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What does the FCC's net neutrality vote mean?

Matt Hamblen | Feb. 27, 2015
Net neutrality has been debated for a decade, but the Federal Communications Commission's historic vote on Thursday signals only the beginning of further battles and likely lawsuits.

Net neutrality has been debated for a decade, but the Federal Communications Commission's historic vote on Thursday signals only the beginning of further battles and likely lawsuits.

At issue is how best to keep the Internet open and neutral to all while still giving Internet service providers sufficient incentive to expand their networks to serve more customers and to support an exploding array of data-hungry applications as futuristic as holographic videoconferencing used for home-based medical exams.

The FCC voted 3-to-2 to create a series of sweeping changes, including three open Internet conduct rules that block broadband providers, both wired and wireless, from blocking or throttling Internet traffic. The rules also ban broadband providers from taking payments to prioritize content and services over their networks.

The vote followed party lines, with Democrats Tom Wheeler, the chairman, and commissioners Mignon Clyburn and Jessica Rosenworcel voting in favor. Republican commissioners Ajit Pai and Michael O'Rielly dissented.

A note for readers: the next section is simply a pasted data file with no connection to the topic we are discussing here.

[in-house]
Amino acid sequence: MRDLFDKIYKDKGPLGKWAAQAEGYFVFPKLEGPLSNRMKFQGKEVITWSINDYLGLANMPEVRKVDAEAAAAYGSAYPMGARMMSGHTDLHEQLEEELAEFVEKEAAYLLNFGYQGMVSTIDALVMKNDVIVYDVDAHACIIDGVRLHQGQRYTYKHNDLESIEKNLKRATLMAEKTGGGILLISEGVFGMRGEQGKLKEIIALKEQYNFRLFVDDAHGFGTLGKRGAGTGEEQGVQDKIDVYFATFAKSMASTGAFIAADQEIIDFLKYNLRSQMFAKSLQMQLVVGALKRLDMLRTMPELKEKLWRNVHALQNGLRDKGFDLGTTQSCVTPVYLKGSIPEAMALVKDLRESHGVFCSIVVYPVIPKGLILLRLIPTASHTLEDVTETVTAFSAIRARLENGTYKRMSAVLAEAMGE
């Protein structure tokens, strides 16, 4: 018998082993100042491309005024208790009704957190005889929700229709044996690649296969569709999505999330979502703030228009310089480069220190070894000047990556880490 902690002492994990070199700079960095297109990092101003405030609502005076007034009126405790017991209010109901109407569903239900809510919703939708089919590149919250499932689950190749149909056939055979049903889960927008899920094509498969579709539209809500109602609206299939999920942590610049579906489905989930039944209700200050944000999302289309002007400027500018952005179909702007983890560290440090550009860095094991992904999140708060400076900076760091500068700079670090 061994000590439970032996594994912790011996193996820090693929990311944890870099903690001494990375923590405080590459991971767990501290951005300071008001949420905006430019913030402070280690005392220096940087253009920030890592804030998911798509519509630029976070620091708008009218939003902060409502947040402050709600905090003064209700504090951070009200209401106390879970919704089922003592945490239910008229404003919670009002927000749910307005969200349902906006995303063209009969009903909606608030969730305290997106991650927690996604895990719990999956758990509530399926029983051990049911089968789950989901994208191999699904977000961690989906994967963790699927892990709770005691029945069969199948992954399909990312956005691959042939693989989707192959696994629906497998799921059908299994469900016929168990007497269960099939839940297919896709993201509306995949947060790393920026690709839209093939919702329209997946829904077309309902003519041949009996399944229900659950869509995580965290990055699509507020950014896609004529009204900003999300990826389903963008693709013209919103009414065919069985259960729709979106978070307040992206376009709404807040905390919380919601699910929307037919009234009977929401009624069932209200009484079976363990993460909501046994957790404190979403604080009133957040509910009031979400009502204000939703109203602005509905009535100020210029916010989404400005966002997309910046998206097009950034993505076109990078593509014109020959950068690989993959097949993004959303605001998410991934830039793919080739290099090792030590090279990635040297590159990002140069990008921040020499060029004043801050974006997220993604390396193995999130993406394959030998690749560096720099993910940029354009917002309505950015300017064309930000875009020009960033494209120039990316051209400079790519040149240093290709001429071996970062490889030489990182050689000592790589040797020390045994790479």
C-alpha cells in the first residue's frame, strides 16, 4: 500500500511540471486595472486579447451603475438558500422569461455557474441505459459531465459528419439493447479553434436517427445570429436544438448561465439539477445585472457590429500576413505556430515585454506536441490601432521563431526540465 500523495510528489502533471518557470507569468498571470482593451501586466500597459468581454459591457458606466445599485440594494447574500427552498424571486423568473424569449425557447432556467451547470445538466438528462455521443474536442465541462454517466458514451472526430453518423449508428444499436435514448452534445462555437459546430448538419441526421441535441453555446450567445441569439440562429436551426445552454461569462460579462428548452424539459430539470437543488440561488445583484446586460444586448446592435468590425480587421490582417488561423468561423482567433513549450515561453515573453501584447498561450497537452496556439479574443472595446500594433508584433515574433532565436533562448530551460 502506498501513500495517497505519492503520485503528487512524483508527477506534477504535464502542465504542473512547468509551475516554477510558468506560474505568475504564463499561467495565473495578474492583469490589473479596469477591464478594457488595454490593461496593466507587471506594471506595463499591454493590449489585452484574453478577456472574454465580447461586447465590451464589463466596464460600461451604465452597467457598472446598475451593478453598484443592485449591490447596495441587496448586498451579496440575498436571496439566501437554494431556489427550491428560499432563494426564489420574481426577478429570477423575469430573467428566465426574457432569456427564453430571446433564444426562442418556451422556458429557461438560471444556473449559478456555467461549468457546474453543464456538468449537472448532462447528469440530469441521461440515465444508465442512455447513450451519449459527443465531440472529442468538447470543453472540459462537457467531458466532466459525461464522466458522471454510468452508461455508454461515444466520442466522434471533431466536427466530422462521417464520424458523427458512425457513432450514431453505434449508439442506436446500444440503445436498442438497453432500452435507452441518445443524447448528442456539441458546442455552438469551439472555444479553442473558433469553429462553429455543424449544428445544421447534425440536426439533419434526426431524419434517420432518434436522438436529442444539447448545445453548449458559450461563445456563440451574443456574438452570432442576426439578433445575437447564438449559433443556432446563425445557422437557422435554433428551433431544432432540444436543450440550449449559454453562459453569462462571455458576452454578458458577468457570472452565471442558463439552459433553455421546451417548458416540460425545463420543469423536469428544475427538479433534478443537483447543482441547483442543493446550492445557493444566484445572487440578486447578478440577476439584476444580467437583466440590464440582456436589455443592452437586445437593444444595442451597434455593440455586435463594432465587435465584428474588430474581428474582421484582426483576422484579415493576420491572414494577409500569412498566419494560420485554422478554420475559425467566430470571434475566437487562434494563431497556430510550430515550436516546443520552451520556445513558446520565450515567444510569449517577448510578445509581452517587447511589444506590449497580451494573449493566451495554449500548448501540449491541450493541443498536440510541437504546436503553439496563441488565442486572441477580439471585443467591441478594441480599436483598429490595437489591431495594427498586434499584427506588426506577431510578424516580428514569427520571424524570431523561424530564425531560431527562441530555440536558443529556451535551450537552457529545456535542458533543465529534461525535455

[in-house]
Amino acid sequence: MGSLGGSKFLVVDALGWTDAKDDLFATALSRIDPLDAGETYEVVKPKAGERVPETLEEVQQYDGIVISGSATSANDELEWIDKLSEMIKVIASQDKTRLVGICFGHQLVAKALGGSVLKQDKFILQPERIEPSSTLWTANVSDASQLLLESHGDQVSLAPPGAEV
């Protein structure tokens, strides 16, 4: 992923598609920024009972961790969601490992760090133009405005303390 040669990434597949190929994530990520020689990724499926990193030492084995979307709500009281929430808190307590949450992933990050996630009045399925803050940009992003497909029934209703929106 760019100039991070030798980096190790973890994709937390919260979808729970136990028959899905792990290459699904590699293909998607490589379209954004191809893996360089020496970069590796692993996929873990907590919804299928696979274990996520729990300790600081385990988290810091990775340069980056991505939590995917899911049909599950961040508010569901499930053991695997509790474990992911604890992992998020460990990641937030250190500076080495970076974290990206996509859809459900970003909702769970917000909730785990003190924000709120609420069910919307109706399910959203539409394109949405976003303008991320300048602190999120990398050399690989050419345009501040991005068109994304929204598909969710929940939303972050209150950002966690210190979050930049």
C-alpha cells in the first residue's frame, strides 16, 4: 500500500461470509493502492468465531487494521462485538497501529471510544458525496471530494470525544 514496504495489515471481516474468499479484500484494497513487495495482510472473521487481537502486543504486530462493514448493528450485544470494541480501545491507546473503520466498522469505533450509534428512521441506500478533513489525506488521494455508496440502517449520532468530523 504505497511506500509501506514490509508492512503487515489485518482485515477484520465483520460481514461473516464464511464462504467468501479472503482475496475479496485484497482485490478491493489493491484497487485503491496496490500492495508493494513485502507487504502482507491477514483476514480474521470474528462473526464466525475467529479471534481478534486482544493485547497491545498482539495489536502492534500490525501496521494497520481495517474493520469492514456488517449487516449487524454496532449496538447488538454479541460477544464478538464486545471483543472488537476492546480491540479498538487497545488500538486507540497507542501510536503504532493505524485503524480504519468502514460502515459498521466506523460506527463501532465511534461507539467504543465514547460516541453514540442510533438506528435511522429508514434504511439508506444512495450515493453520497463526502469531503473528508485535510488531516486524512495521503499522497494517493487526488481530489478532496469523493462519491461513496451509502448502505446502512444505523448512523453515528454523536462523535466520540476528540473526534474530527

The main legal instrument used by the FCC to put these rules in place comes through Title II of the Communications Act of 1934. Many cable, phone and wireless providers, including strong voices at AT&T and Verizon, objected to use of Title II, saying the rules would subject them to arduous and costly reviews — the same as other utilities like phone service — that will detract from their investments in growth and expansion. Opponents also predict that future FCC commissioners will try to impose tariffs and fee-setting regulations on Internet providers, although the newly adopted rules do not explicitly say so. An FCC summary states that broadband providers "shall not be subject to utility-style rate regulation." (The full ruling of the FCC is not expected for weeks.)

Title II supporters included FCC Chairman Tom Wheeler, President Obama and many of the 4 million people, public interest groups and companies who submitted comments to the FCC on the issue. These supporters maintain that reclassifying broadband providers under Title II puts broadband, appropriately, in the category of other utilities, akin to a 21st century version of electricity or telephone service. The FCC outlined these so-called "Bright Line Rules" and other details in an online fact sheet and a press release.

Where it started

The primary motivation for Wheeler to propose these Open Internet rules was a U.S. Court of Appeals decision on Jan. 14, 2014 in the now-famous Verizon vs. FCC case which vacated existing FCC rules that preventing Internet blocking and unreasonable discrimination. Those earlier FCC rules had stemmed from two oft-cited FCC decisions: In 1995, the FCC found Madison River Communications had blocked Vonage Voice over IP services to some customers; In 2008, the FCC said Comcast was arbitrarily throttling BitTorrent traffic in violation of FCC principles. The FCC has outlined some of this history on its website.

 

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